Term Paper: Baray's Analysis of Cultural Miscommunication

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Baray's Analysis of Cultural Miscommunication -- Between German and American Jews, between Native and White Americans

The sociologist Laray M. Barna (1997) suggests in her essay "Intercultural Communication Stumbling Blocks" that, ironically, one of the first cultural stumbling blocks someone in a new cultural environment may encounter, a barrier that impedes full, true understanding of 'the other' is the naive assumption that people are all alike, because they are human. Although this may sound like a good thing at first, this assumption can often lead to a failure to recognize the foreign person's needs and desires. This is seen poignantly in the fate of the German refugee Oscar Gassner. Oscar is conflicted between his sense of German nationalism, which he still retains within his soul, and the impersonal New York environment, which assumes that everyone who comes to the city, loves the city, and is willing to embrace a new identity, that of an American. Oscar still remembers his wife, a non-Jew, back in Germany, and wonders if "in her heart," she was "a Jew hater," and that all non-Jews are Jew haters (Malmud, p.25) Also, Oscar's fellow Jews assume that he is happy to be in America, and that America is good place for Jews to live. Oscar is assumed to be the same as Americanized Jews, because he is of the same persecuted religion.

The second barrier to cultural understanding between two people from different cultural contexts is that of language, on the obvious level of linguistic mistranslation but also an a third level of nonverbal communication. Although Oscar Gassner speaks English, this sense of a barrier is also frequently expressed in the pain of Bernard Malmud's "The German Refugee." This German survivor of the initial Nazi persecution still feels as if he expresses himself best in his German language, even though he hates what Germany has done to Jews like himself in the name of German nationalism. Oscar may speak English, but German is the language that he feels most comfortable speaking in, in terms of his emotions -- and no Americans seem to understand this.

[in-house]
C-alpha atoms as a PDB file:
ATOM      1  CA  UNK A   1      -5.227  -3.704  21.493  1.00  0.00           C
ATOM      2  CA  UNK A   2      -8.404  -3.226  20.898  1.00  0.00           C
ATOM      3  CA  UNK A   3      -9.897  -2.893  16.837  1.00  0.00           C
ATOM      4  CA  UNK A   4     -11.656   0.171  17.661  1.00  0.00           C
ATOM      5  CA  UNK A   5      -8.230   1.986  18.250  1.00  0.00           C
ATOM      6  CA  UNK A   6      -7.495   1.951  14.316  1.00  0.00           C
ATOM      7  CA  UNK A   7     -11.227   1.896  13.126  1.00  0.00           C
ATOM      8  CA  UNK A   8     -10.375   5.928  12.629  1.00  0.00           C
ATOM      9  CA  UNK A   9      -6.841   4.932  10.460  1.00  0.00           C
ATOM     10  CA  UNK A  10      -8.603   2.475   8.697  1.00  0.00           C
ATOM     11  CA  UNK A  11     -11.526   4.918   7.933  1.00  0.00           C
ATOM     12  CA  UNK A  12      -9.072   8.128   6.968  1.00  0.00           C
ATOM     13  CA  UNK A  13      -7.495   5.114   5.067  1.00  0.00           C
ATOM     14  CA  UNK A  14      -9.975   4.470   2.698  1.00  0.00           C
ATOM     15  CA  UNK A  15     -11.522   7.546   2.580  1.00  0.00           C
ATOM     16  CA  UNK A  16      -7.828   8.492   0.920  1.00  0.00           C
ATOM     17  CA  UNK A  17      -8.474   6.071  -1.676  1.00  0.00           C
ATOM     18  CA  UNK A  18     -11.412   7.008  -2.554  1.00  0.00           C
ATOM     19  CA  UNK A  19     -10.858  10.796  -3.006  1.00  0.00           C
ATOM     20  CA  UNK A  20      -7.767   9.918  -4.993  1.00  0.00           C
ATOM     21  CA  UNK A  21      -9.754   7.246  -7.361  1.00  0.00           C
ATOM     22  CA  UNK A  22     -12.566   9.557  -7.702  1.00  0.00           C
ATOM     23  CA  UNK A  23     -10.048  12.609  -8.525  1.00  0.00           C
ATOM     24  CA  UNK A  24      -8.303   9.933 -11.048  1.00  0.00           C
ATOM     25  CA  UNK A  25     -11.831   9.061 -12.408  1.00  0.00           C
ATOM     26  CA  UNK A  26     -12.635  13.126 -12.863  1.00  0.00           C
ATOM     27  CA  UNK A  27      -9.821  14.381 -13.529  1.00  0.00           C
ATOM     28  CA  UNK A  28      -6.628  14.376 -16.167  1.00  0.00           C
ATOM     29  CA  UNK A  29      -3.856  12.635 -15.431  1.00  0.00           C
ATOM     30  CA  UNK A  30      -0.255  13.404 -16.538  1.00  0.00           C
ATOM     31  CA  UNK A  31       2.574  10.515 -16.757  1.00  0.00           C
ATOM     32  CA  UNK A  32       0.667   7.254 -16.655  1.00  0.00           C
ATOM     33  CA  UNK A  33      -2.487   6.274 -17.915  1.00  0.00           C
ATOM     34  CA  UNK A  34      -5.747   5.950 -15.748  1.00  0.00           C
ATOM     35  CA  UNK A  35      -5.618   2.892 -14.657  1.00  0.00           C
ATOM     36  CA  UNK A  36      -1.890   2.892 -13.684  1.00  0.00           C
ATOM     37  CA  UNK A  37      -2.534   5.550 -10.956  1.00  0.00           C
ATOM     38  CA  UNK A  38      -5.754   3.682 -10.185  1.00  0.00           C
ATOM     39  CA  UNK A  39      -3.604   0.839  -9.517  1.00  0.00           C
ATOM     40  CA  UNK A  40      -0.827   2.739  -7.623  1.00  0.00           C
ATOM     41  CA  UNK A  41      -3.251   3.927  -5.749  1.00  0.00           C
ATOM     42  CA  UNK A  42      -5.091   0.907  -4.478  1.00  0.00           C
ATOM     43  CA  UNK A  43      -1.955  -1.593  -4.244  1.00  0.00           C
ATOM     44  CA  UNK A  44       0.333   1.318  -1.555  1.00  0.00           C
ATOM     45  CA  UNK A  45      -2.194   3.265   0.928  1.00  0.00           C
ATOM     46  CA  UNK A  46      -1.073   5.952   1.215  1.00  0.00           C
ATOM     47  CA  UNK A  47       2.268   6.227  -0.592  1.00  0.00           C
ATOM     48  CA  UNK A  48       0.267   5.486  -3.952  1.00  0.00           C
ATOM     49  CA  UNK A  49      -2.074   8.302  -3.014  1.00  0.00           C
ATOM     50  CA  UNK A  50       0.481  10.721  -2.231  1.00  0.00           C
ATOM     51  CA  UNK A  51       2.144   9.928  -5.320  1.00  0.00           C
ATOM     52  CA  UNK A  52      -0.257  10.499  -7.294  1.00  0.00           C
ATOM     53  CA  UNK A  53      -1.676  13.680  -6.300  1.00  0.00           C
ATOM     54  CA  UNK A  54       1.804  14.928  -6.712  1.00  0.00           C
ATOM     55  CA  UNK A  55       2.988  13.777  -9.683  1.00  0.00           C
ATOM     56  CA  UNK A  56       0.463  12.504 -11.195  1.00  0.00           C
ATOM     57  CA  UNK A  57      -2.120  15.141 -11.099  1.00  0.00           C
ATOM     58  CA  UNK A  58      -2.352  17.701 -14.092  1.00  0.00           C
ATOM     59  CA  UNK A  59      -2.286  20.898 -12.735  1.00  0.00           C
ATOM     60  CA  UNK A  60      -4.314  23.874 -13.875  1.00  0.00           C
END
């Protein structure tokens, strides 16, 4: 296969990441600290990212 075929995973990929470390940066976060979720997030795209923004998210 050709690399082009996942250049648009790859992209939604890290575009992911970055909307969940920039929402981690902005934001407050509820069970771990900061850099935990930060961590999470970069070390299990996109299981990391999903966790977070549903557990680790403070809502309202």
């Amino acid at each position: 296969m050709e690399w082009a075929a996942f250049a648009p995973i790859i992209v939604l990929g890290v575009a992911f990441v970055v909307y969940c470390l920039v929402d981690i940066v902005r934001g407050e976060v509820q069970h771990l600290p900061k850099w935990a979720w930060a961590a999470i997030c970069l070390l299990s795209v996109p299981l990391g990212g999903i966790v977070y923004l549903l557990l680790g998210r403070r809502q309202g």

The story suggests although German Jews like Oscar have found a physical place of sanctuary in America but that they are aching within, because their uncertain relationship with the new English language is not understood by American Jews, and because these refugees can only imperfectly express themselves in English. They cannot "say what was in them to say," even when asked to talk about subjects specific to the German-Jewish experience like "The Literature of the Weimar Republic," a lecture that Oscar is asked to give to an assembled crowd of persons from his new nation, a lecture Oscar can never bring himself to give. (Malmud p.20)

Malmud's story is set in 1939, and the protagonist knows that most New Yorkers think he should be happy, to some extent, to have escaped the suffering that lay behind him in Germany but because Oscar feels that his suffering is impenetrable, inexpressible, and unheard in his current context, he no longer wishes to go on. He has found no refuge. Oscar also encounters the fourth cultural barrier in his new land, that of stereotypes. These stereotypes can be either positive or negative -- even the stereotype that a refugee is grateful to the home nation in an uncomplicated way, or that American and German Jews think and feel alike as Oscar feels people assume, regarding his presence in America.

The fifth barrier is the tendency to be judgmental. When something is different, people are eager to judge if like it or not, right away. Oscar has decided he does not belong, already, and thus he engages in his own prejudgment of the culture and land he cannot leave, just as people judge him. The sixth is the anxiety of difference, the anxiety that the presence of someone who is culturally unfamiliar experiences in the presence of an alien, or in an alien environment full of "displacement, alienation, financial insecurity."(Malmud, p.27)

At the end of Malmud's story, the first-person narrator, an American Jew, expresses a certain judgmental attitude of his own, however, when he notes that other immigrants… [END OF PREVIEW]

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